It's time for my annual lament that we're voting one week early, or celebrating Veteran's-Day-That-Used-To-Be-Armistice-Day one week late. Given that all of the (recorded) US veterans of the first round of the Second Thirty Years' War are now dead, there would be little reason to not move it forward to Election Day... except "tradition," which is usually sufficient to block anything that otherwise makes sense.
In any event, if you're eligible and haven't voted yet, get your butt to your designated polling place (or turn in your pre-done ballot, if that's how it's done where you live). Not only is that how you actually express appreciation for veterans' service — a whole week in advance! — but that's also the best way to simultaneously limit and illuminate outsider corruption of local elections. The more voters who have to be "bought" to win an election, the more likely a wide-ranging "conspiracy" must be put in place to do so... and those are rather difficult to keep quiet, at least in the long run.
Here in Kaliforniya, most of the action concerns ballot initiatives, not political offices. The state adopted a "top-two" ballot system not long ago — the top two vote-getters in the primary are on the final ballot, without regard to party affiliation — so we have dubious amusement like the race for Congress in the 17th (part of Silicon Valley) between a Democrat and a Democrat who appear to despise each other just as much as a Democrat and a Republican would despise each other while never coming even close to presenting a coherent policy position. But extreme outside influence is sure as hell there on the ballot initiatives. General rule of thumb: If you have a conscience of any kind at all, and you see that a major sponsor of one position on a ballot initiative is an insurance company/exchange/trade association... vote the other way. If it turns out that insurance companies are on both sides and campaigning vigorously, get ready to file a lawsuit either way, because there will be corrupt and inappropriate influence.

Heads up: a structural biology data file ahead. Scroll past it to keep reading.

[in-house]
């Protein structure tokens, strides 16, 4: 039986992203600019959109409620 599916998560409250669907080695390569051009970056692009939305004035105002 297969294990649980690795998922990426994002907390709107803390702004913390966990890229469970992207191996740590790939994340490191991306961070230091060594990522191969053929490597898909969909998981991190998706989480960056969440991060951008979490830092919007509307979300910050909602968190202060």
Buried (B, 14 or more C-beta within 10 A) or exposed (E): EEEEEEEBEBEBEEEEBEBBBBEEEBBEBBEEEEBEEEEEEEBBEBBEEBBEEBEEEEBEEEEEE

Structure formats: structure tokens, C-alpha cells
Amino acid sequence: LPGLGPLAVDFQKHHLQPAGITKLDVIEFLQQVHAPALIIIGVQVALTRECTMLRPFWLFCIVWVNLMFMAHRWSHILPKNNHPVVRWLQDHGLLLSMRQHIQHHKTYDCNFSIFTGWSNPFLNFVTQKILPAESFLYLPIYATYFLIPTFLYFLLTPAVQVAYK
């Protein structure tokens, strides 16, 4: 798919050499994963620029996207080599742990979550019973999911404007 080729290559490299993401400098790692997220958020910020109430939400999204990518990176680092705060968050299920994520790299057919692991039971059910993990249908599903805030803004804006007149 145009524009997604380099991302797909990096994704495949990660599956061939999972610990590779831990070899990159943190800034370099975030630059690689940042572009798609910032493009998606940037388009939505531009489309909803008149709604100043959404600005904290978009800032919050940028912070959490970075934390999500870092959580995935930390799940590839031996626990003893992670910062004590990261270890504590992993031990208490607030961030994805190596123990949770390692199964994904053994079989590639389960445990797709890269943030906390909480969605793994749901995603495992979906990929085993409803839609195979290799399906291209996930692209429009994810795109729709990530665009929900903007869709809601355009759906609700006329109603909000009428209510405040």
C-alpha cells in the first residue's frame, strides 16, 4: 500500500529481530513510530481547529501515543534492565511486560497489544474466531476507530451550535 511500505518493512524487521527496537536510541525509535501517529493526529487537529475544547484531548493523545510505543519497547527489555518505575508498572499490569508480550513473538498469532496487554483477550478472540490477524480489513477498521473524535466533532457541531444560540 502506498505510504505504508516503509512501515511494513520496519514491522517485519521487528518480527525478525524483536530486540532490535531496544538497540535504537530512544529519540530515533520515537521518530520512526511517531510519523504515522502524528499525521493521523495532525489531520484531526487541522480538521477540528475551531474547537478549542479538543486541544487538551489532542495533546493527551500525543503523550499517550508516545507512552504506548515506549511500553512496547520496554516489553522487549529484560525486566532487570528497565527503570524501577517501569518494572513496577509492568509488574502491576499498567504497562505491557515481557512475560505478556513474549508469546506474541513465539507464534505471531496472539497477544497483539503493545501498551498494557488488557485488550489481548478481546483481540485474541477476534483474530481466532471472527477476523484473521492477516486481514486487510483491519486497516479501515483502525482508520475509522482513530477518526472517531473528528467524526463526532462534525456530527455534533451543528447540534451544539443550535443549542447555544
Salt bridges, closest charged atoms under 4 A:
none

There's one kind of ballot initiative out there, though, that makes me want to strangle some ignorant bastard. Many cities/counties have "let's tax sugary soft drinks!" under consideration; both San Francisco and the People's Republic of Berkeley have such initiatives this year. I resent being poisoned. No matter what the potential diabetes-and-related illnesses associated with (not caused by) sugary soft drinks, the alternative is worse for some of us. Aspartame, for example, is taught in basic biochemistry as a prototypical example of the silent impact of a genetic disorder (phenylketonuria, better known as PKU), and in more-advanced courses as a precursor to migraine/cluster headaches and other not-as-rare-as-the-industry-would-have-you-believe neurocirculatory disorders. The more "modern" artificial sweeteners aren't any better, whether synthetic or "natural." (We'll leave aside for the moment that most of the dental problems result from the acidity, not the sugars.) Indeed, my own preference is for unsweetened or whisper-of-sugar-with-no-corn-syrup iced tea, or perhaps water with a twist of lemon or lime (no orange, though)... but I can't get that at any chain restaurant or any restaurant that uses soda-distributor-provided multidispensers. Indeed, most of them run the "plain water" through the same spout as the most-highly-sweetened-with-aspartame "lemonade"-like abomination, meaning that I run a substantial risk of a migraine whenever I don't order a highly-sugared soft drink at McZorgle's. The real solution here is to stop oversweetening drinks, not to stop putting sugar in them.